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New SME Book Helps Readers Avoid Learning from the "School of Hard Knocks"

Tuesday, June 9, 2009

DEARBORN, MI — The Society of Manufacturing Engineers (SME) announces the release of “Concept to Customer: Portfolio, Pipeline, and Strategic Project Management,” a book that gives a broad, comprehensive perspective of project management.

A step-by-step approach, supported by tools, techniques and examples, is used to illustrate each important aspect of project management. Readers will find thorough explanations of portfolio and pipeline management techniques, project planning tools, risk management tools, contingency planning and tradeoff analyses and leadership techniques. Insights into the project team, mistakes made by project managers and teams, preparing an effective project proposal, the importance of “under committing and over delivering” and aligning project expectations with the project team’s ability to deliver are also covered.

Author Michael J. Termini cleverly uses case studies from companies to illustrate the application of various project management strategies as well as strategic and tactical planning tools. Novice and seasoned project managers alike will gain insight into real-world, practical applications from his more than 40 years of hands-on experience. The techniques explained are proven, the approach sound and the results measurable and significant.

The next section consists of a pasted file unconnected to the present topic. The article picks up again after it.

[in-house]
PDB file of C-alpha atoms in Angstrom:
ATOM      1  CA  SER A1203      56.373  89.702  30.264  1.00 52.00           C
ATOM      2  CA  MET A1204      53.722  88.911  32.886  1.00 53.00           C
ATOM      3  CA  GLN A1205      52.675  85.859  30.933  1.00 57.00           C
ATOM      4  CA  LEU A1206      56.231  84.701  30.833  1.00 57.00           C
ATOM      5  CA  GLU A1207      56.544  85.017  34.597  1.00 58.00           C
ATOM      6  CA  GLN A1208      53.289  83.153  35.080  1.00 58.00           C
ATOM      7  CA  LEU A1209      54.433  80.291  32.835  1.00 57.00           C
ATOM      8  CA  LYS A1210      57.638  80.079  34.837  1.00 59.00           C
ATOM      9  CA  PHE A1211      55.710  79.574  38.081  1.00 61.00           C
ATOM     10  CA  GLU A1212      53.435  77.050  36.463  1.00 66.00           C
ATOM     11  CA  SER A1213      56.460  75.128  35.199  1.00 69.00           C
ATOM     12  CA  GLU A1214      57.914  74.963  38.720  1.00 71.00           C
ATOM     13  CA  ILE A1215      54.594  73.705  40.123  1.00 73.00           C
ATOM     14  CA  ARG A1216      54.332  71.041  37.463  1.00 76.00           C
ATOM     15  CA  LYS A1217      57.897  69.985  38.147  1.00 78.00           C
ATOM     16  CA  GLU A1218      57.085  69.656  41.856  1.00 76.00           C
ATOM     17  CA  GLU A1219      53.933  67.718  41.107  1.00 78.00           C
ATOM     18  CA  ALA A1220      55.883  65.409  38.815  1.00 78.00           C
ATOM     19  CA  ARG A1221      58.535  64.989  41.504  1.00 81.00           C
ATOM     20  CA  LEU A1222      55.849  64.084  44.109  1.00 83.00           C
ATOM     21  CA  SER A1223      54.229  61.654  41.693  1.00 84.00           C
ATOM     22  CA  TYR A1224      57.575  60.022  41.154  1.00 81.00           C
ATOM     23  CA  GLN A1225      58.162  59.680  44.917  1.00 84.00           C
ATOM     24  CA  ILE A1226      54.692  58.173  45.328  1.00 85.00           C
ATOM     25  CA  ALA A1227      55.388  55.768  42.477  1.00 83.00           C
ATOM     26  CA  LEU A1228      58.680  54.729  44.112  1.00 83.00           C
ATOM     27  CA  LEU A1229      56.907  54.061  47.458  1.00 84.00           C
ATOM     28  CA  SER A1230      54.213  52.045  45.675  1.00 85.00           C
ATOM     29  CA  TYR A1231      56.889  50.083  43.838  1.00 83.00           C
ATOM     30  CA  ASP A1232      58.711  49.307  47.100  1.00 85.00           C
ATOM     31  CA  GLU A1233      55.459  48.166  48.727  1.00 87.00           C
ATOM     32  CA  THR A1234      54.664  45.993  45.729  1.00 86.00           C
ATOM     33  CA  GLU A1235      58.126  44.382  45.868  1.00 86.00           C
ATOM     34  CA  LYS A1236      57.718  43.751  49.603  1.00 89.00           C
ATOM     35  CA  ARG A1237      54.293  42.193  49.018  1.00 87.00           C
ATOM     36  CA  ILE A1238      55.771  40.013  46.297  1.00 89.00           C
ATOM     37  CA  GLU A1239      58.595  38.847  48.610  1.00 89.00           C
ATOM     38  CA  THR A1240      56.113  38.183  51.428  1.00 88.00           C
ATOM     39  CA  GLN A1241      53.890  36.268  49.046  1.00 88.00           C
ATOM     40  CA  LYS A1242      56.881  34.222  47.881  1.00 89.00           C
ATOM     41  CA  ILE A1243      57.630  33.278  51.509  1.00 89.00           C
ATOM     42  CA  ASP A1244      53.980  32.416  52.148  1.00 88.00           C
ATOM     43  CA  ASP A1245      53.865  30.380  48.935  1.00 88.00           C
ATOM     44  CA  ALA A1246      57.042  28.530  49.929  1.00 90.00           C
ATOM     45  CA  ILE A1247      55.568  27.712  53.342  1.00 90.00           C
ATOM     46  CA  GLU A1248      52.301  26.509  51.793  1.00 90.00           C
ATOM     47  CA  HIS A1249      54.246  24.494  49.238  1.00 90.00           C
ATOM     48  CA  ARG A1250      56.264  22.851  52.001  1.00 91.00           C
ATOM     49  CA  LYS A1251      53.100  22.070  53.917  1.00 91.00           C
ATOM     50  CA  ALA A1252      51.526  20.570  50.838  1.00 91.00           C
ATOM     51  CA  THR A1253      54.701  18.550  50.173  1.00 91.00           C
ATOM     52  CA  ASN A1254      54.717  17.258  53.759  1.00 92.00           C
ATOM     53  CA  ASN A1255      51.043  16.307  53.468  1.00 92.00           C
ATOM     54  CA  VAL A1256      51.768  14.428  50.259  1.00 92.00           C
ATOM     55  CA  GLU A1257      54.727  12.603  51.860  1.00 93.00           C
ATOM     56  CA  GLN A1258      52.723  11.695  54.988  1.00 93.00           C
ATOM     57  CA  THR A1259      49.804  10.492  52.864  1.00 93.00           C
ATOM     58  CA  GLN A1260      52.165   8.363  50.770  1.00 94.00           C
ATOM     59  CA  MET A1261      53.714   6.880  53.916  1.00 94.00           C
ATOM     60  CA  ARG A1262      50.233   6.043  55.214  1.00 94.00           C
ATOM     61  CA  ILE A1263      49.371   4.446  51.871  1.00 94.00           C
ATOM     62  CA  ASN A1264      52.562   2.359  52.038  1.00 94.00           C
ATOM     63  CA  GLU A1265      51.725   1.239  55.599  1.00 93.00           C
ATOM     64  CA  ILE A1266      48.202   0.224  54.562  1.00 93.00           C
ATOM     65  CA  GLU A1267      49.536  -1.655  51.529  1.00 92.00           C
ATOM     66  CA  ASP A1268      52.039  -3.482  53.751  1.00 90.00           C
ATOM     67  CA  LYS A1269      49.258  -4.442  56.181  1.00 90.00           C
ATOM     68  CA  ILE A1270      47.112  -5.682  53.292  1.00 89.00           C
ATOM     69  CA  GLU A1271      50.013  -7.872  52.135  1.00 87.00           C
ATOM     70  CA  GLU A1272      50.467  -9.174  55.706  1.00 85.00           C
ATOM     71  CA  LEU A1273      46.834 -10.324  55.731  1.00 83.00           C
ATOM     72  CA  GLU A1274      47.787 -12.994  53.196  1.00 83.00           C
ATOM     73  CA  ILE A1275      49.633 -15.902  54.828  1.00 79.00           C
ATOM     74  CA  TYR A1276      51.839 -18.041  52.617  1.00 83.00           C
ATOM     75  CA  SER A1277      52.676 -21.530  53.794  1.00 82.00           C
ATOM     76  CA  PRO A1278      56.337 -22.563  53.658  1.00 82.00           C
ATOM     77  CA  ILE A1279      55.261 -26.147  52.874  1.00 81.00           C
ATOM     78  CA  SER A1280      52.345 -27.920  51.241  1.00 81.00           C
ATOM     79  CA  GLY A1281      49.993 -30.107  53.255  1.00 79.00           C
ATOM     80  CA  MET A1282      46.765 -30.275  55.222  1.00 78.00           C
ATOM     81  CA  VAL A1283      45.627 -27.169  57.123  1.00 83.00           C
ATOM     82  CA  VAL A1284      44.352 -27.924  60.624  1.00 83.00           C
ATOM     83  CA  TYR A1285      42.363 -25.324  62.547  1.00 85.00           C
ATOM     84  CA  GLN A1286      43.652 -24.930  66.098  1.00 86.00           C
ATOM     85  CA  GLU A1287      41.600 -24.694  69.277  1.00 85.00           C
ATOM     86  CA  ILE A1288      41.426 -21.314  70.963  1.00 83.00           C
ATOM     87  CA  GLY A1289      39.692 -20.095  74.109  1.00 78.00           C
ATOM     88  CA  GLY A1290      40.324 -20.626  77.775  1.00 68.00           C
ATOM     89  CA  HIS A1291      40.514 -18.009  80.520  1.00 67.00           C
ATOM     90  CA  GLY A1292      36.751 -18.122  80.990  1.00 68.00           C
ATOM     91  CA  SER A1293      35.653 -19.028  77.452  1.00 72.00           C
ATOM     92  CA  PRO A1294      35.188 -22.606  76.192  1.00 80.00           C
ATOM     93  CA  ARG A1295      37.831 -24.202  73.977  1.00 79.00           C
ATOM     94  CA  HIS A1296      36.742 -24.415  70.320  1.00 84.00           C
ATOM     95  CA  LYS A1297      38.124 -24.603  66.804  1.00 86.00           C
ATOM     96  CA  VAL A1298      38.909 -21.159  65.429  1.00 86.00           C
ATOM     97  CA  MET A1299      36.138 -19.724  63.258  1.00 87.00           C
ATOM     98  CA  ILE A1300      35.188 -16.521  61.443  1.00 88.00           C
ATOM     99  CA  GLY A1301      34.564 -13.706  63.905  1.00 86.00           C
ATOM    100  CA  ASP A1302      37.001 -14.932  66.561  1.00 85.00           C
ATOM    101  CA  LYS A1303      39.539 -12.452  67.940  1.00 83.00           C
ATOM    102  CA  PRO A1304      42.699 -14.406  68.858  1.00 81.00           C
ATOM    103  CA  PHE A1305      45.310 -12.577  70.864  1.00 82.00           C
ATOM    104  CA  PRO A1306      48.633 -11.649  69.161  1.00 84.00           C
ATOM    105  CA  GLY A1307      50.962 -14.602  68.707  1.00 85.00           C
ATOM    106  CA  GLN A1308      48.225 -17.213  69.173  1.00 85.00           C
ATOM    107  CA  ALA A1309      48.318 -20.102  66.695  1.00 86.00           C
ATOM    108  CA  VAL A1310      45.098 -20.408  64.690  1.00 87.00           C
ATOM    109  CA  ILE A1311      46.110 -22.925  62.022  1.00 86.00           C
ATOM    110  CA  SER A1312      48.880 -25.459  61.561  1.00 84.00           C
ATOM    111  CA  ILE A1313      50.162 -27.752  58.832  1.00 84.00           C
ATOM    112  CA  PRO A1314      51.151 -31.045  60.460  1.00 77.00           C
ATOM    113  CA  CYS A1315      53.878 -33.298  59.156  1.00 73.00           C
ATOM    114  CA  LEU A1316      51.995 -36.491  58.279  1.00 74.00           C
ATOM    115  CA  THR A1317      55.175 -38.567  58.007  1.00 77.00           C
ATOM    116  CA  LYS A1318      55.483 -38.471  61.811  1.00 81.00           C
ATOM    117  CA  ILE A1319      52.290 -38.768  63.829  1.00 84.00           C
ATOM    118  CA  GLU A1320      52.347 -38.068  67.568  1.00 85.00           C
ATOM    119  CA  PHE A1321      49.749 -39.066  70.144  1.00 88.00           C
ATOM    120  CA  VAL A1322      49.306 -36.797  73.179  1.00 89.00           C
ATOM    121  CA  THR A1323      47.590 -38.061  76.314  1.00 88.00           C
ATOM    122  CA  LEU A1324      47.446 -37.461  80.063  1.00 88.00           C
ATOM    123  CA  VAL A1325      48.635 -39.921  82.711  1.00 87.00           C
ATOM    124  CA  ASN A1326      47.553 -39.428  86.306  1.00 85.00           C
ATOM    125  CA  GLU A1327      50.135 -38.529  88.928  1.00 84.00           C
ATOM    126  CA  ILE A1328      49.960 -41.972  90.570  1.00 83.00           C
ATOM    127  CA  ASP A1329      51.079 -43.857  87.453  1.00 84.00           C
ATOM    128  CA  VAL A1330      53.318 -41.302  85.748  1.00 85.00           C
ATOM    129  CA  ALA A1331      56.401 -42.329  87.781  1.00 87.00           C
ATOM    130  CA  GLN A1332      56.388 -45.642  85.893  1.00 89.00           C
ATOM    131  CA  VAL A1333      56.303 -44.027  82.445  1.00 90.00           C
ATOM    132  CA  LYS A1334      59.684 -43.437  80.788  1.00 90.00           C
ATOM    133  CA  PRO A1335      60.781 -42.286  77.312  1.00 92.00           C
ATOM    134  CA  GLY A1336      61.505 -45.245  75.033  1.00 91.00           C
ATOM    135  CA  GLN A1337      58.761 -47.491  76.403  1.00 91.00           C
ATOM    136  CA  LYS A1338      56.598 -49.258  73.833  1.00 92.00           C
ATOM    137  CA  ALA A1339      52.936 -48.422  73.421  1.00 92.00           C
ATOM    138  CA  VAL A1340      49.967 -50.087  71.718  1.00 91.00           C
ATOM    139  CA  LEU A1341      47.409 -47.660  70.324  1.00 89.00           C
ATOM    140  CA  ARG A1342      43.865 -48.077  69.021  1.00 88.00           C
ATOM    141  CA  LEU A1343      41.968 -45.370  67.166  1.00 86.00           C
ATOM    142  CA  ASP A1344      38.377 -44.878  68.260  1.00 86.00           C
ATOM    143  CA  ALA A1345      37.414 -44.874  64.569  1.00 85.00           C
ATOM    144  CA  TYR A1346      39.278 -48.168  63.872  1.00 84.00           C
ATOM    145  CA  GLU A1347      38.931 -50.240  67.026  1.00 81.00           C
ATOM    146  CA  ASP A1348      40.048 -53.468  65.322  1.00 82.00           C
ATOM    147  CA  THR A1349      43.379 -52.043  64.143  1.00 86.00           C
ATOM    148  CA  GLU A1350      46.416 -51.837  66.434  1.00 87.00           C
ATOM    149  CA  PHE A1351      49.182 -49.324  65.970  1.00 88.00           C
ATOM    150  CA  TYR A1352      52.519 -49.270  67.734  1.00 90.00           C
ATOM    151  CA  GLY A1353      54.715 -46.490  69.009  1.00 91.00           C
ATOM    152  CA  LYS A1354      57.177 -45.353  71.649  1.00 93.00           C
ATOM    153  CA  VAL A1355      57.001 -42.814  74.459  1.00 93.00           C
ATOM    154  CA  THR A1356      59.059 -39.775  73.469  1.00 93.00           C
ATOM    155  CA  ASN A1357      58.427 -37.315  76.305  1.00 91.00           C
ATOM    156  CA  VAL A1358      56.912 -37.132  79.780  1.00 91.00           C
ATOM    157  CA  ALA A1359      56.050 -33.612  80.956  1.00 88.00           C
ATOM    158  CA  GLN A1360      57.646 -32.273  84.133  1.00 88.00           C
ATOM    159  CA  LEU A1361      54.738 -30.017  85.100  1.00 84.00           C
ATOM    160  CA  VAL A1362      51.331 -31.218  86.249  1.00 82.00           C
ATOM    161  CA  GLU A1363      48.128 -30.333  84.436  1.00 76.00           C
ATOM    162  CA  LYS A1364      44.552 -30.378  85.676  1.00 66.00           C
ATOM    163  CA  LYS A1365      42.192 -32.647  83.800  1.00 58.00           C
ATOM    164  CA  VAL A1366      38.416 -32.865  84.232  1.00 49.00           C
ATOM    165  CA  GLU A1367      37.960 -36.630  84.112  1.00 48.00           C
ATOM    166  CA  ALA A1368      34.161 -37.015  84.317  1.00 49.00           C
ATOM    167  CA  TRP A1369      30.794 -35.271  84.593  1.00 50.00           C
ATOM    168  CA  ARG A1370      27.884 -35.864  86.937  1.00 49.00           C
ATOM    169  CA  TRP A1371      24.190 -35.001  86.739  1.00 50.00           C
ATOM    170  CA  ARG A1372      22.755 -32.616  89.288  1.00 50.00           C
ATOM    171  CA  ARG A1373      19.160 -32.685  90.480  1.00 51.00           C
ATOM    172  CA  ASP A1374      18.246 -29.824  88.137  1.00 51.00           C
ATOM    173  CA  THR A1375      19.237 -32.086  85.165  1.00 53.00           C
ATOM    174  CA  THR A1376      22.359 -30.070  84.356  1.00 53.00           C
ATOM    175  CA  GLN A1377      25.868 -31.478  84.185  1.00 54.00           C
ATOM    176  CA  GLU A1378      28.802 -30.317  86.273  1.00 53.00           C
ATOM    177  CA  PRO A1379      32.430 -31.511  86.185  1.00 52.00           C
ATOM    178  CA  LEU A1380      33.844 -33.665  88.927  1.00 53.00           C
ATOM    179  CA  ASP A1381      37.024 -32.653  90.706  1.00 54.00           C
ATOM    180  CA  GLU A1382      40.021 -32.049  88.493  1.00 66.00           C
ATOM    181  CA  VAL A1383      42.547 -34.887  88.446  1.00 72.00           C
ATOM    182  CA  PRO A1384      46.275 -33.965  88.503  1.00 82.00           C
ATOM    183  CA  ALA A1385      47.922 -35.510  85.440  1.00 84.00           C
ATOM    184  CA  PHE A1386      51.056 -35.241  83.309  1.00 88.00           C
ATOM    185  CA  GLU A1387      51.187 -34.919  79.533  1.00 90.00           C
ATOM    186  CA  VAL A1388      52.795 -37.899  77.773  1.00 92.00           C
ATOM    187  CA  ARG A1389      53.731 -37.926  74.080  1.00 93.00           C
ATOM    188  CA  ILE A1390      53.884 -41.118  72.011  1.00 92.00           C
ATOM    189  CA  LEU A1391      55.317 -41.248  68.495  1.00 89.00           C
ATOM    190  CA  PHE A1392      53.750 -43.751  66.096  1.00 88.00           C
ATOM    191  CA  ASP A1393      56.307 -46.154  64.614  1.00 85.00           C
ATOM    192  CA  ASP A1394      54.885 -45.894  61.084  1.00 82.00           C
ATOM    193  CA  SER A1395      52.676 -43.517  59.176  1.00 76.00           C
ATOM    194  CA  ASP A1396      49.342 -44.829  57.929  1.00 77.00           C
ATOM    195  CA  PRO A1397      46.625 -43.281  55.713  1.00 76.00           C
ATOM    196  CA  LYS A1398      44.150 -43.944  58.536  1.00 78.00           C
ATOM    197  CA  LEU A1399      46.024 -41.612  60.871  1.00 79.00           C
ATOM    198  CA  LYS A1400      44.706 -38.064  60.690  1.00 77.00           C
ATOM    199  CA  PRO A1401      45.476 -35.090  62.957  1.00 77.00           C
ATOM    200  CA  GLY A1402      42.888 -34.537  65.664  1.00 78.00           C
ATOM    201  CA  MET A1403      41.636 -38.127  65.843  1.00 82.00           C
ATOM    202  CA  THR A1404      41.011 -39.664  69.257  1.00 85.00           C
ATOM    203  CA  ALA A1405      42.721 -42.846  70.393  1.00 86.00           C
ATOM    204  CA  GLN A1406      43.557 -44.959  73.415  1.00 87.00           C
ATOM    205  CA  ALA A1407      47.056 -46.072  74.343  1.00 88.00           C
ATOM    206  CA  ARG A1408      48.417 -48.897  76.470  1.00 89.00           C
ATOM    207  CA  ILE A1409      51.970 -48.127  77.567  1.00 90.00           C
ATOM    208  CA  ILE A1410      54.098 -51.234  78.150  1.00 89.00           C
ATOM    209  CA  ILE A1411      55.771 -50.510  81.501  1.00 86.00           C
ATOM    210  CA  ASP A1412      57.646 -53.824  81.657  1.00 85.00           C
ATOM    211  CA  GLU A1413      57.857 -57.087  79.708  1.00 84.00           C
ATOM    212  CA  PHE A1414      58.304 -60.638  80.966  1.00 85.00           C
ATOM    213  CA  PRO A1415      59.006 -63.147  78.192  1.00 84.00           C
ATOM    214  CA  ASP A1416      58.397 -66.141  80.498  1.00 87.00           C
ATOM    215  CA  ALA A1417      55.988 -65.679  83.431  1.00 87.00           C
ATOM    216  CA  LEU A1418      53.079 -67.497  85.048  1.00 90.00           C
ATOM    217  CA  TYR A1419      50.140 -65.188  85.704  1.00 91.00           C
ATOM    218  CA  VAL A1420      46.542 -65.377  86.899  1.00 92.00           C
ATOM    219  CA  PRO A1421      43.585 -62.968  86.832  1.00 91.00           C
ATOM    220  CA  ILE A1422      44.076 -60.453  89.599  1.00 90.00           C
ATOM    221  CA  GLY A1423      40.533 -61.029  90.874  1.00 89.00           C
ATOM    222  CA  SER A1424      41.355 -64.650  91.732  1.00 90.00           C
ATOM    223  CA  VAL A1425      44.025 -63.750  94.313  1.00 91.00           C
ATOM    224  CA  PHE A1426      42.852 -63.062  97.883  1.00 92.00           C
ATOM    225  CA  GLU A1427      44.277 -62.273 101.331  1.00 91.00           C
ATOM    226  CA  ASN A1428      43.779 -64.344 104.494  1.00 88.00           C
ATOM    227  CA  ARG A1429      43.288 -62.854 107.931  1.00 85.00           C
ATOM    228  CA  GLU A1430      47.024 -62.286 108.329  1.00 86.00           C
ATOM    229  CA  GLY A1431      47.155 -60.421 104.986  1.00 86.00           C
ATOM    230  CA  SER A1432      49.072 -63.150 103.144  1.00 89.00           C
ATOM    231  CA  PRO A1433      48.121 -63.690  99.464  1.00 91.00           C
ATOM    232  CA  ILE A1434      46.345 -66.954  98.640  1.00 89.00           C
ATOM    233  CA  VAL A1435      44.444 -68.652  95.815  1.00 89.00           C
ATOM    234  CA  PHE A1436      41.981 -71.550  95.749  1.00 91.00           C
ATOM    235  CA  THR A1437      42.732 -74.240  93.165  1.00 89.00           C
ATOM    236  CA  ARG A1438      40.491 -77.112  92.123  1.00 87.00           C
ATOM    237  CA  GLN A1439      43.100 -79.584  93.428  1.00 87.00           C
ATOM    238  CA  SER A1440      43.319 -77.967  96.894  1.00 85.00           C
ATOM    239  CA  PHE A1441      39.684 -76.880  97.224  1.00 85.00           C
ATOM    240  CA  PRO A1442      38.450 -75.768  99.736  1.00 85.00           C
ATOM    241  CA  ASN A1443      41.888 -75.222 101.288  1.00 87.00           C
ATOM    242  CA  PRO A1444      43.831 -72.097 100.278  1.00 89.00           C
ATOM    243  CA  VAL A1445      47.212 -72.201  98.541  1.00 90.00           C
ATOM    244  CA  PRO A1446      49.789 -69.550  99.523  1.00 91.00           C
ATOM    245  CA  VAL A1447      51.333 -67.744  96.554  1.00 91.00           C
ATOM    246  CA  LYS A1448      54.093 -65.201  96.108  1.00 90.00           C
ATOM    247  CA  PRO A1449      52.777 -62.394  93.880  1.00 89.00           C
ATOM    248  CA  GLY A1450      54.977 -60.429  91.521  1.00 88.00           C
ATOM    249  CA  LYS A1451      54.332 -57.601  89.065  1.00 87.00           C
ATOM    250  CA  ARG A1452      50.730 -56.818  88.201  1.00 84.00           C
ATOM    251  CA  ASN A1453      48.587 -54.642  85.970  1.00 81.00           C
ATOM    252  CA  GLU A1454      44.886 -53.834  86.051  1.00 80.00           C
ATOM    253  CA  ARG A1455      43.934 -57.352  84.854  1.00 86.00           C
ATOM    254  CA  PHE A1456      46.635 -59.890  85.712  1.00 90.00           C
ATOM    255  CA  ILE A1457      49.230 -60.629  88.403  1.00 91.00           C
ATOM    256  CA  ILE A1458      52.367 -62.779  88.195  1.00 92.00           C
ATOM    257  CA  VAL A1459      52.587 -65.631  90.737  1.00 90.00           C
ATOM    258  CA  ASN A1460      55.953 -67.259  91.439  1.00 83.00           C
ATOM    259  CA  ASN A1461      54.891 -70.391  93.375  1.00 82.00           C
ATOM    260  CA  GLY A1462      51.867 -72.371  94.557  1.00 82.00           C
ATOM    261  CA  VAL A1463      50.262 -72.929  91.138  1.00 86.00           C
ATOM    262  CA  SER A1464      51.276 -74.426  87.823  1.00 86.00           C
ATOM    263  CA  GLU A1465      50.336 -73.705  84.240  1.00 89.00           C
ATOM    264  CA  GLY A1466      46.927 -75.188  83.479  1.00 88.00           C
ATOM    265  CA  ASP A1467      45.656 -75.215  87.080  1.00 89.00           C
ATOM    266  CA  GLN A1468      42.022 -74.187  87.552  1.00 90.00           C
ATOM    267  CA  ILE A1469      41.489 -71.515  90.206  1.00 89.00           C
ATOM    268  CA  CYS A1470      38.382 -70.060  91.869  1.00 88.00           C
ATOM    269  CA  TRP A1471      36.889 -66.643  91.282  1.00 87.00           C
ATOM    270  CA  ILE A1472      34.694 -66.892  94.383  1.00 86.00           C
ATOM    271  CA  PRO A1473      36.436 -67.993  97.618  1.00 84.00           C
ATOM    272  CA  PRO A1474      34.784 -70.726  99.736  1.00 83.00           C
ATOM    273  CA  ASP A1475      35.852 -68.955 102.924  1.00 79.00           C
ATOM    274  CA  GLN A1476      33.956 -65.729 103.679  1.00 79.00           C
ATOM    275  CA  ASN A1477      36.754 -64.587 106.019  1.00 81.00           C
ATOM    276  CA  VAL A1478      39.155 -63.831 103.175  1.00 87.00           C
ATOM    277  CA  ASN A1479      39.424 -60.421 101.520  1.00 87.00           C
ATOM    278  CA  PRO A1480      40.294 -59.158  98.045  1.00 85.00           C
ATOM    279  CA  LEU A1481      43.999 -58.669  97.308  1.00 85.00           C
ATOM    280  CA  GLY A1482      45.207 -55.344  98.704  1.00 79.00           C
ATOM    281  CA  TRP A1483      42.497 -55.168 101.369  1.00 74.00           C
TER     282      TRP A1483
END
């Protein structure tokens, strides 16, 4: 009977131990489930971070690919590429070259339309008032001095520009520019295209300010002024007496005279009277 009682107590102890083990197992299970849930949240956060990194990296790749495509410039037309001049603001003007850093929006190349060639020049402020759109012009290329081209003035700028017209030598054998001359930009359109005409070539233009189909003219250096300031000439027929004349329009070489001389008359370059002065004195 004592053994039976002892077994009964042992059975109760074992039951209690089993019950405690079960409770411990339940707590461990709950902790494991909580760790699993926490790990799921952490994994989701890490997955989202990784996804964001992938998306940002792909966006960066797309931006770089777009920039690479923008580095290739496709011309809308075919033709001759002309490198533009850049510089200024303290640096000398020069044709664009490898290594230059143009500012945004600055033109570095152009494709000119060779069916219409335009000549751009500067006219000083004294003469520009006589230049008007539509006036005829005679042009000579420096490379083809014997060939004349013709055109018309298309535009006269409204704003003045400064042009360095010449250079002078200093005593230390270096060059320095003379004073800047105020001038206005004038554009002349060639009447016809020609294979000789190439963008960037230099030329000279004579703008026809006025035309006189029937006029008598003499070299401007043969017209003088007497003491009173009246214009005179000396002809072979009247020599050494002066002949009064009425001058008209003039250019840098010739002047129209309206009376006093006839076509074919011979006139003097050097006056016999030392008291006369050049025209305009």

“This book clearly and concisely lays out the fundamentals as well as detailing how even the most experienced project managers can improve their performance to successfully meet customers’ expectations and respond to rapidly changing market dynamics,“ says Alan Gerwig, PE, president, Alan Gerwig & Associates Inc.

Readers will also find information on the following:

  • Results-oriented performance metrics
  • Effective acquisitions planning
  • Budget planning and cost control
  • Process control techniques
  • Communications planning and the importance of documentation
  • Quality management techniques
  • Tactical project planning utilizing work breakdown structures (WBS)
  • Critical path method (CPM)
  • Program evaluation and review technique (PERT)
  • Graphical evaluation and review technique (GERT)
  • Gantt charts
  • Cycle time management techniques
  • Concurrency to reduce project cycle time and costs
  • Setting up and managing the project management office (PMO)

John P. McGrath, PhD, corporate vice president, quality, Edwards Lifesciences LLC, says, “One of the most valuable concepts is the ‘12-month rule’ on project duration and the reduction in the ability to influence project success as time passes. Many of us have learned this through the ‘school of hard knocks.’ Discussions on risk management and case examples provide for a rounded learning experience.”

“It is more effective to learn about others’ mistakes and missed opportunities through reading rather than from direct experience,” McGrath adds.

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